Earlier this week, the Cricket West Indies (CWI) revealed a 14-member squad that would partake in their upcoming tour to England in July. The return of international cricket after nearly 3-months of pandemic-induced inactivity sure is an exciting prospect for the fans. That said, there’s still a long way to go before the situation returns to ‘normal’. Darren Bravo, Keemo Paul, and Shimron Hetmyer’s decision to pull out of the squad is a valid proof to that point.
West Indies three-match test series against England is going to be a ‘first’ in several regards. The first ‘closed-doors’ international test-series (AUS vs NZ claimed that feat in their ODI match). The first series that’ll be played in an artificially stimulated ‘bio-secure’ environment. Could this be the future roadmap for international-cricket, at least for the next couple of years? If so, then there’s still a lot of groundwork pending to ensure the best available safety and health standards for all the fieldsmen involved.
CWI chief executive Johnny Grave recently spoke up on Hetmyer, Paul, and Bravo’s self-imposed exclusion from the side. According to Grave, all three players had ‘declined the invitation’ to join the squad, and had valid reasons for doing so.
“Approval from the family is really important in such a situation”- Johnny Grave
“Keemo Paul is the sole breadwinner in his entire household and wider family. We empathize with his concerns; if something were to happen to him, his family would have a real hard time. And we would never want a situation like that,” Grave told ESPNCricinfo.
Paul, who has featured in as three-tests, 19 ODIs and 18 T20Is for the Windies, is one of the more experienced players in the current Caribbean setup. His email to the CWI, Grave said, genuinely conveyed the safety concerns he felt towards his family.
“He [Paul] wrote passionately about how hard a decision it was for him. We all know how much he loves playing for West Indies. But in the current situation, family consultation is just as important, and they aren’t comfortable with him touring. We understand those sentiments.” Grave commented.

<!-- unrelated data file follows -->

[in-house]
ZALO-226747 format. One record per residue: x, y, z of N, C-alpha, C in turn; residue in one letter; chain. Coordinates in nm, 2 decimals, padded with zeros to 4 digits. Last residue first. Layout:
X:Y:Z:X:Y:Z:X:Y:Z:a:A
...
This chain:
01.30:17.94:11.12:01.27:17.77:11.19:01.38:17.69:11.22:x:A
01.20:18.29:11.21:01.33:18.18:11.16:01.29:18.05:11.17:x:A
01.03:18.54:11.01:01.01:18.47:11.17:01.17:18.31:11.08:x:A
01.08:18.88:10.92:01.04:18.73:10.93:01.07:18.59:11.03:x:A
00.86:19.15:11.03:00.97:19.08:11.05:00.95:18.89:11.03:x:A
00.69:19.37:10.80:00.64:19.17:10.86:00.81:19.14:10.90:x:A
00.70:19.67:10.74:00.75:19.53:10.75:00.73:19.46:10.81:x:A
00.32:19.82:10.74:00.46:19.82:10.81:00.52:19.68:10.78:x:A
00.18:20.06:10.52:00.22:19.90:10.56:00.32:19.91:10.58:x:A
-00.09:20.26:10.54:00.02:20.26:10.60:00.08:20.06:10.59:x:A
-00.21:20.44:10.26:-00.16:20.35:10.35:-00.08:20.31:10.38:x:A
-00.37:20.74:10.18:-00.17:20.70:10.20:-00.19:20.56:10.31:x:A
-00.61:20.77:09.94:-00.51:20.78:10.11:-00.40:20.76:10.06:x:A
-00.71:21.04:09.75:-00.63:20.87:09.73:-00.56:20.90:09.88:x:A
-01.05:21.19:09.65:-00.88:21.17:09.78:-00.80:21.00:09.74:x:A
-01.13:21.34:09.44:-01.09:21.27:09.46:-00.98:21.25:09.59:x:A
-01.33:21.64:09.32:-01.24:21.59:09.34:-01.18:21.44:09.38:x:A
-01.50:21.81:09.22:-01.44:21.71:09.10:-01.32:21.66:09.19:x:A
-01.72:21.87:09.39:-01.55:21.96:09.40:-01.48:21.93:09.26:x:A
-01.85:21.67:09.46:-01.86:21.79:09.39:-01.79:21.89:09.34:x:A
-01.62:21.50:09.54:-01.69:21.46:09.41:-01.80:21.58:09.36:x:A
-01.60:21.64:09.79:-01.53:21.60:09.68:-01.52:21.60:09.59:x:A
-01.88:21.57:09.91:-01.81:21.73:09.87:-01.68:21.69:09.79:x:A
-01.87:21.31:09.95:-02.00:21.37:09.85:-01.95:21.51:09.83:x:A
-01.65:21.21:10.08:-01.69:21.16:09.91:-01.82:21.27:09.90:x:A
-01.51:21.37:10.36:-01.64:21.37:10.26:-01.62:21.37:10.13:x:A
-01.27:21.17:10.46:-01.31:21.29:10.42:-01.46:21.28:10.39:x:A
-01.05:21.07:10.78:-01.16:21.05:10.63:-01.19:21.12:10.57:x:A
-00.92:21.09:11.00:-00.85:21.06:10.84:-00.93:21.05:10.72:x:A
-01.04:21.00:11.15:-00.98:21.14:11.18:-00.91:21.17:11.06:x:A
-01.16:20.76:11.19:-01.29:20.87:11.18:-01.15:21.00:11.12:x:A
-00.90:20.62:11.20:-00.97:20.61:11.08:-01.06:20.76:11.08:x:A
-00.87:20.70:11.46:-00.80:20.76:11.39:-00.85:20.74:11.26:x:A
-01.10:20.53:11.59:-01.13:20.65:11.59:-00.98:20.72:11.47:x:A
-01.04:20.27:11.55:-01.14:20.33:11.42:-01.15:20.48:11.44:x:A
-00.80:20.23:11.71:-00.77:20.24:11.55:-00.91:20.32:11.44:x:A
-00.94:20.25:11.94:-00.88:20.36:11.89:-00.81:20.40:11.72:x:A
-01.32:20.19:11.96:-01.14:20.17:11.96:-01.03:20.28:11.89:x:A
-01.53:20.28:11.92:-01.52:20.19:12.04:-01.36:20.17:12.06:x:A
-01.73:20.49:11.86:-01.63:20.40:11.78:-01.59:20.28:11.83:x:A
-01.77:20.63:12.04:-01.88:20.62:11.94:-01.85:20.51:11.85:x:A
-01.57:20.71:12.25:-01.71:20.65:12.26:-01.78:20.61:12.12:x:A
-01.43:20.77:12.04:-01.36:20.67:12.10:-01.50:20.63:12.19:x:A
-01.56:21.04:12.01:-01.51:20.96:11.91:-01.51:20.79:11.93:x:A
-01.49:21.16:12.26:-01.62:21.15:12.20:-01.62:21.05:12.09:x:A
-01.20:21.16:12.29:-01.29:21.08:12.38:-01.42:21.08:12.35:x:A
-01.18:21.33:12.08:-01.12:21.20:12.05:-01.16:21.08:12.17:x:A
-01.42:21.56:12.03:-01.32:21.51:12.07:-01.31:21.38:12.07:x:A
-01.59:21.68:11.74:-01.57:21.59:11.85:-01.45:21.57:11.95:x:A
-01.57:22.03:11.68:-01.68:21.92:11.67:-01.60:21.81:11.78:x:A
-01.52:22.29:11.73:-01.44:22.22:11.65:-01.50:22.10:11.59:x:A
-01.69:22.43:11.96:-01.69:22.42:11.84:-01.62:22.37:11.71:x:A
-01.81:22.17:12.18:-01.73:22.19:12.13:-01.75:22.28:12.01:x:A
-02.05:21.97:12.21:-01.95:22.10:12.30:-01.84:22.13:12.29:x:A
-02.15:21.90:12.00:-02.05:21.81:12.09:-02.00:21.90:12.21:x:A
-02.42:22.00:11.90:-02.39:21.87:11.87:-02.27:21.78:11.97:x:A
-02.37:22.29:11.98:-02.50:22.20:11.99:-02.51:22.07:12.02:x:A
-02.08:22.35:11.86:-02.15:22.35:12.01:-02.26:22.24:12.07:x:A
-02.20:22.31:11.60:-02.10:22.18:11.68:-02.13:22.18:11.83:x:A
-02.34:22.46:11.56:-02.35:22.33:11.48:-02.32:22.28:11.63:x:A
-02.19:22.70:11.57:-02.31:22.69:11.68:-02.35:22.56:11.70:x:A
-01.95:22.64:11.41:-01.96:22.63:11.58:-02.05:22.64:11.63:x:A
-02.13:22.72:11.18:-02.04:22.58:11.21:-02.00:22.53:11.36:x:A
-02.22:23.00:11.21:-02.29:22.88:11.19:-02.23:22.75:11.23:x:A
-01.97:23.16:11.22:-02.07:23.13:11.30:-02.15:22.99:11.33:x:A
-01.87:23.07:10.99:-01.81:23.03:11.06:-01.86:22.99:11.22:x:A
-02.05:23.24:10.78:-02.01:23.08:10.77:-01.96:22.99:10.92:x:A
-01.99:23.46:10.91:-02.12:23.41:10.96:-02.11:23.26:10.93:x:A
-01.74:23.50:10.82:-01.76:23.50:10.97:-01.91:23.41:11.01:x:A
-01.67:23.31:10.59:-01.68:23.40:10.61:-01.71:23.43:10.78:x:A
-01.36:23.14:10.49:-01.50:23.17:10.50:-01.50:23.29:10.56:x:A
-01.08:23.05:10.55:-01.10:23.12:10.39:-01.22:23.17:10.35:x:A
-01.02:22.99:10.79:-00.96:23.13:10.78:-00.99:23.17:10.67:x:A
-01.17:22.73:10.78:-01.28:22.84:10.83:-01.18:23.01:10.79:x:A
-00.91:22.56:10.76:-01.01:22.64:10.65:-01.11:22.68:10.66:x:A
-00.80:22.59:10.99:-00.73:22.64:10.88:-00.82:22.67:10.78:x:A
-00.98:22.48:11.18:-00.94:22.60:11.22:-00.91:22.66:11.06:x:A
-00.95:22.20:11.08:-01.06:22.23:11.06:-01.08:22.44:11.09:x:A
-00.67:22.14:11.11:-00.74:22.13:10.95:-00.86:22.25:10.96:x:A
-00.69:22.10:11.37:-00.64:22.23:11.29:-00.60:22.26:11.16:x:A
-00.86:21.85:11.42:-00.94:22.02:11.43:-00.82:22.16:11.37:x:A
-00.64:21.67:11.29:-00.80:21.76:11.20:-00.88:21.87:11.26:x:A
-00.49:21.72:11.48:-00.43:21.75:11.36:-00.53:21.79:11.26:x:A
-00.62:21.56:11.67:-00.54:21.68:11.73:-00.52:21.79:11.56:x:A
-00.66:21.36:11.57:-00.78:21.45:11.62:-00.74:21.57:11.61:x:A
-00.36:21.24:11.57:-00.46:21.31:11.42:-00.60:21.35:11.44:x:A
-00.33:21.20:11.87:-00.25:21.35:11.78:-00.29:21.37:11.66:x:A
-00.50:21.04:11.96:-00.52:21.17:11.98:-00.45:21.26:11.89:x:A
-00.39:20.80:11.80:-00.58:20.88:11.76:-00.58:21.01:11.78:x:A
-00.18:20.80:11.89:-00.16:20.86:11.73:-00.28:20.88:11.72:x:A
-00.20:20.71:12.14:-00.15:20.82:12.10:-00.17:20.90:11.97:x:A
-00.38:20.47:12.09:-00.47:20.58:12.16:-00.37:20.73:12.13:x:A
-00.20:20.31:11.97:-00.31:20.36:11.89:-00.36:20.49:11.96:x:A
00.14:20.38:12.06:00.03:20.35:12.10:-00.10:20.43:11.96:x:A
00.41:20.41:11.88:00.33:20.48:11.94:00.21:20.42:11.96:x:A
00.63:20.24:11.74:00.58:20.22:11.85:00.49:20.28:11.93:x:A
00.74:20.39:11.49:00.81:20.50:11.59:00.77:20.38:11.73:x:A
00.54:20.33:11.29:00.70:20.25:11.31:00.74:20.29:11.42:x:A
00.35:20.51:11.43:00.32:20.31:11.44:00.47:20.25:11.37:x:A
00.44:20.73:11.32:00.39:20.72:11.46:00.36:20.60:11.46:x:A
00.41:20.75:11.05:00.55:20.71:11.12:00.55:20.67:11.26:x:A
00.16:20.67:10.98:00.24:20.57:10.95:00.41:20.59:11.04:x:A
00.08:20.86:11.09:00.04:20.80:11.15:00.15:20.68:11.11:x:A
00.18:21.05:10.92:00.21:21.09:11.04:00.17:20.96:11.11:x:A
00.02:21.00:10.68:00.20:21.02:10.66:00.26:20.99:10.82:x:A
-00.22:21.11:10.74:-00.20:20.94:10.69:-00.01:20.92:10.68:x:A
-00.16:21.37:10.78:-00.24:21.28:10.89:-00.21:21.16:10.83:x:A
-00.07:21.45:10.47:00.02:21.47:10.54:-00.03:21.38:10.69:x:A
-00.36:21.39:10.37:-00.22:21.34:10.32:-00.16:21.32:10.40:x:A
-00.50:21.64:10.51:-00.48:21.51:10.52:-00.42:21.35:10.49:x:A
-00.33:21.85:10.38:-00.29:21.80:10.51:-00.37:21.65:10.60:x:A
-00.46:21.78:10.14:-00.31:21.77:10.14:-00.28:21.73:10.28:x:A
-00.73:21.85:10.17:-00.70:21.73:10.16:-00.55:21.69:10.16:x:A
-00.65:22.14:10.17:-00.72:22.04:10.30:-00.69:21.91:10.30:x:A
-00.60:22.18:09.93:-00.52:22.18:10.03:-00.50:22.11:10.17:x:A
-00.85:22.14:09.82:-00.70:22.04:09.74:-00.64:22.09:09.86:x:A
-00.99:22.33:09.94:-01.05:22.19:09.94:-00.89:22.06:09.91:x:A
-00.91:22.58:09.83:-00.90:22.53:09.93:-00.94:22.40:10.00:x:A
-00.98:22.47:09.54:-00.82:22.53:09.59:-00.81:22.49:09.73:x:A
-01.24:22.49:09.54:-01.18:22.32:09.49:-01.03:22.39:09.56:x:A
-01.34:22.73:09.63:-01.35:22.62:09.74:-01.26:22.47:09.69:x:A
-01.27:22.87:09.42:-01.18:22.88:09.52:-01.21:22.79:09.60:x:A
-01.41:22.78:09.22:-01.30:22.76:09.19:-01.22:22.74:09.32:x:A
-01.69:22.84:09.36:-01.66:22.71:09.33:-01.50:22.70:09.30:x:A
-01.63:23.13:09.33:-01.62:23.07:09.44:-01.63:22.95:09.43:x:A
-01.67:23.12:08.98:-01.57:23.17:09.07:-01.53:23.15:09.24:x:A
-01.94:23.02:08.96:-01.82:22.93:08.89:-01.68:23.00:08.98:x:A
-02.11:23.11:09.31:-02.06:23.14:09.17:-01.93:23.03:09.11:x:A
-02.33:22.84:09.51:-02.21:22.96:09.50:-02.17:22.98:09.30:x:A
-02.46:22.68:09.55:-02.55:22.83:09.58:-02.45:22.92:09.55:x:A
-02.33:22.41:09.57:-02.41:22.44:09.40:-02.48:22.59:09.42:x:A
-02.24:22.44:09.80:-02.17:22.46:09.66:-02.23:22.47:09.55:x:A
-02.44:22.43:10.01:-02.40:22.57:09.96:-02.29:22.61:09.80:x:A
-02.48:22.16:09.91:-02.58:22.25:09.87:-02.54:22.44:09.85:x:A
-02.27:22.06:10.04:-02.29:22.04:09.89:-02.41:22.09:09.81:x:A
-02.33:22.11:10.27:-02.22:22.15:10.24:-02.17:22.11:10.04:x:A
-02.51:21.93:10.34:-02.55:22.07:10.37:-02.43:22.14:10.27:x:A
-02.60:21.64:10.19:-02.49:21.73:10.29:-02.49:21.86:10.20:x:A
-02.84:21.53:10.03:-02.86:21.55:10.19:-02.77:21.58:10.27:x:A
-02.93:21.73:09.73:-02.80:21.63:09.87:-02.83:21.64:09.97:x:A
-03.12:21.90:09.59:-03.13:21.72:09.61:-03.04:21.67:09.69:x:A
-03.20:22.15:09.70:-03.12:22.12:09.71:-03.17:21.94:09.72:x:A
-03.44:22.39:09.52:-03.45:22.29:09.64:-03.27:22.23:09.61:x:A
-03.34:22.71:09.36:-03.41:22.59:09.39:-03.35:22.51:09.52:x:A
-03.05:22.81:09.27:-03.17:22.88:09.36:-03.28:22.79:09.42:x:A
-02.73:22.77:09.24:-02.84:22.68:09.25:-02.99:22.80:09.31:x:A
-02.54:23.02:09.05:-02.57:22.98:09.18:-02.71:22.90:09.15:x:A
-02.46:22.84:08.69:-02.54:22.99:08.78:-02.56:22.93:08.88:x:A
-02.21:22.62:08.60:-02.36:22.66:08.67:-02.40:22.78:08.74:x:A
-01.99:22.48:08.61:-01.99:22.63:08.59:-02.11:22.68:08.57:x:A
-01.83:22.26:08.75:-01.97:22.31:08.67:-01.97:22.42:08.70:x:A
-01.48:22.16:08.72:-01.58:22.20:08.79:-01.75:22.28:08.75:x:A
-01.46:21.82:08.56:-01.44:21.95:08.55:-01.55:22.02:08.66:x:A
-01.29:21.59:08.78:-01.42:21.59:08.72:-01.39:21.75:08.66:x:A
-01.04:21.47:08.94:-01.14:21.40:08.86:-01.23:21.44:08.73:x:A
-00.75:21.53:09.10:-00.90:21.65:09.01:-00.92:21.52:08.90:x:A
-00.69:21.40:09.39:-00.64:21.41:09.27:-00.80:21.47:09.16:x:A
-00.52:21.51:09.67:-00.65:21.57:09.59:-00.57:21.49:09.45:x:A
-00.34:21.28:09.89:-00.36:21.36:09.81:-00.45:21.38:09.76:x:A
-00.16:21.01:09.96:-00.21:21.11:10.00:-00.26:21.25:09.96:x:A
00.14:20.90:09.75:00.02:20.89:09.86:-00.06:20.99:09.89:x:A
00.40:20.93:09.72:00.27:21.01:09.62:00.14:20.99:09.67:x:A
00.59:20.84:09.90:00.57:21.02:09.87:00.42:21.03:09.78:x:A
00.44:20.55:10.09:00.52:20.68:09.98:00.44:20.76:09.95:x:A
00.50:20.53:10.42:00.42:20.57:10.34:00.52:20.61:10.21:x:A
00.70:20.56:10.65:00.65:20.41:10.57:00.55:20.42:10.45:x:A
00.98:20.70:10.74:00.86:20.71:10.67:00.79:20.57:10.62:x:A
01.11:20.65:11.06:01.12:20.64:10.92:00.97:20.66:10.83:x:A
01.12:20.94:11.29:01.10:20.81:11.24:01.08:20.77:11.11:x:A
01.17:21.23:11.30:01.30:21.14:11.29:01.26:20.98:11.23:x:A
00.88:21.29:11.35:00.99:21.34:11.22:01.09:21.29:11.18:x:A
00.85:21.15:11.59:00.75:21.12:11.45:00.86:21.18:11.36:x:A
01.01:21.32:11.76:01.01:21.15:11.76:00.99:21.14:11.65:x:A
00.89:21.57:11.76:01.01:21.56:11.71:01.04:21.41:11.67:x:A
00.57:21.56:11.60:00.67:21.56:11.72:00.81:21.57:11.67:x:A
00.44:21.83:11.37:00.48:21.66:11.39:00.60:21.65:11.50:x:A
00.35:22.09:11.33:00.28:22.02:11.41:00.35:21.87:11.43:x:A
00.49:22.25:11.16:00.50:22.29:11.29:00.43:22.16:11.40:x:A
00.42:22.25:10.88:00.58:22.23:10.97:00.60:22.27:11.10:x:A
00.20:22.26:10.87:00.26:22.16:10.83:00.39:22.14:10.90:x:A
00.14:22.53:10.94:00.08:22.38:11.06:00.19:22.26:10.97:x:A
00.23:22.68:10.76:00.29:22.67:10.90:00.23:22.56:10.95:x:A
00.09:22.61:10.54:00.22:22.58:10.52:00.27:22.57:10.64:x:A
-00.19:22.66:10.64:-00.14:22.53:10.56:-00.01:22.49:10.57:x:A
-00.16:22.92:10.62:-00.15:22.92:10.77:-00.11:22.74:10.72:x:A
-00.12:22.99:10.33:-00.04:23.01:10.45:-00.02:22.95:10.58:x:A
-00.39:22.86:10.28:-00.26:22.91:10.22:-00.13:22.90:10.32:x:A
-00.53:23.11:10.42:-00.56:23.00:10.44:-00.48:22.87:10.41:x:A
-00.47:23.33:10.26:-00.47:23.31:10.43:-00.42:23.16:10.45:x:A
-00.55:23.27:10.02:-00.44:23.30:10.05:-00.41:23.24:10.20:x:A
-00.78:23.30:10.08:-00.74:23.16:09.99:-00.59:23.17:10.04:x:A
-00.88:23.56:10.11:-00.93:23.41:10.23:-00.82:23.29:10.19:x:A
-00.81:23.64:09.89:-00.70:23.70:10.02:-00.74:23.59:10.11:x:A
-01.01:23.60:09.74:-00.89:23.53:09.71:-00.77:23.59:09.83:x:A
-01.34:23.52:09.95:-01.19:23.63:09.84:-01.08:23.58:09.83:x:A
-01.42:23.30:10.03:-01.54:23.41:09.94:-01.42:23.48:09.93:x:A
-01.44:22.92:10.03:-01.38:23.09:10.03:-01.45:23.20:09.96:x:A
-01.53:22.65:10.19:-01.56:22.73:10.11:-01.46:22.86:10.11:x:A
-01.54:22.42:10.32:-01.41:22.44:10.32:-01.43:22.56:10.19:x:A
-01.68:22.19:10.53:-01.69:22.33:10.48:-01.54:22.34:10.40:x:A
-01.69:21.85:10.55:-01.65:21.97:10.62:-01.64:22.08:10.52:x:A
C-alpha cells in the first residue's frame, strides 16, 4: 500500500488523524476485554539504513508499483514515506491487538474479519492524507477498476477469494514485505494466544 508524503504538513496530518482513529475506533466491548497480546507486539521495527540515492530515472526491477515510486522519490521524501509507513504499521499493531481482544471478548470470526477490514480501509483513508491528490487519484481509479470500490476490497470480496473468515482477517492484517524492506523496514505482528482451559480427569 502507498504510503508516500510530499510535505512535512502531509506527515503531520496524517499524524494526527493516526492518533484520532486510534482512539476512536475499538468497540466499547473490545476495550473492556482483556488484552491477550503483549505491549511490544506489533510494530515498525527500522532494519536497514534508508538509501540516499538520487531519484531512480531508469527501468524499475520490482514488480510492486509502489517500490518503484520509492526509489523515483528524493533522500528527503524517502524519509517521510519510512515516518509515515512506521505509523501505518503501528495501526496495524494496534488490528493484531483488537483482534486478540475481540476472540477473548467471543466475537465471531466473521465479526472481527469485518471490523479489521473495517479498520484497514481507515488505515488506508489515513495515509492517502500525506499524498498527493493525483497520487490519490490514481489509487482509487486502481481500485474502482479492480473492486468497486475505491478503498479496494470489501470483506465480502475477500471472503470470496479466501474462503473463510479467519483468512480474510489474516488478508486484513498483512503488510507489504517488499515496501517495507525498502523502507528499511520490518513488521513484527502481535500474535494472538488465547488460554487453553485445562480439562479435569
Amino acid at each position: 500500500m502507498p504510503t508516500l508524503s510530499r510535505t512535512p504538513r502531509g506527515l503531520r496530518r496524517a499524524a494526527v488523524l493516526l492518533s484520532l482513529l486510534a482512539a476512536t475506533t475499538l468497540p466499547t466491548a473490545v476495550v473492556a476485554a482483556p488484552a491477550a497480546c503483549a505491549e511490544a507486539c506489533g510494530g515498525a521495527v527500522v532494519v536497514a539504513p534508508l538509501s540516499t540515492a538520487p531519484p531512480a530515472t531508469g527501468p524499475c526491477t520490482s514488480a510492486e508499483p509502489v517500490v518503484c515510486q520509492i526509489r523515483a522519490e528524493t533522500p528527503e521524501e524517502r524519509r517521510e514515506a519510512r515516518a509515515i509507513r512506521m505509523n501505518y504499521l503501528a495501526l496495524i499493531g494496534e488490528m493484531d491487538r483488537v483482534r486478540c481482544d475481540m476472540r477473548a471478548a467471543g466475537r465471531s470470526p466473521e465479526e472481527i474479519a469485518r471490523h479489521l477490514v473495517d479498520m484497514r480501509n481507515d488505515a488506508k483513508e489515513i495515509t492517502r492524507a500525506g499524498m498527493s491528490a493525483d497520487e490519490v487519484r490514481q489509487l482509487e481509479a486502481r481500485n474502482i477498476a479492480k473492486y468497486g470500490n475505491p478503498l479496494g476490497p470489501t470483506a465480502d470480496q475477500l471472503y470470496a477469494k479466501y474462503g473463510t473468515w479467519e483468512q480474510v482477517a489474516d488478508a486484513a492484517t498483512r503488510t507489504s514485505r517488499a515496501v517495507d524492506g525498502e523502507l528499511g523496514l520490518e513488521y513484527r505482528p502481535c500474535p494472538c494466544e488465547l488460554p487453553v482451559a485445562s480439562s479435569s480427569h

The 23-year old Hetmyer, yet another prolific Windies campaigner, expressed similar concerns around leaving his family alone as his reason for opting out of the tour. Bravo, too, shares similar concerns; but he further made a point to air his worries about the United Kingdom’s prevailing pandemic situation. At the moment, the United Kingdom ranks 4th on the global scale in terms of the number of actively infected patients, with over 2, 80, 000 infected patients.
“We are not going to force our players to play”
“He [Bravo] also mentioned he made his decision with great remorse as it was always a huge honor for him to play for West Indies. We find each of their reasons perfectly reasonable and fully respect them. We never had plans of forcing our players to play, hence we’re not going to ask them to reconsider. But we do hope that they’re able to come back in the side once the situation improves. Their experience and value to the side cannot be compensated for in anyways,” Grave concluded.
If all goes as per schedule, the 25-member West Indies team will leave for England on June 9 in chartered flights. The tour will start on July 8, with the first test match at the Rose Bowl.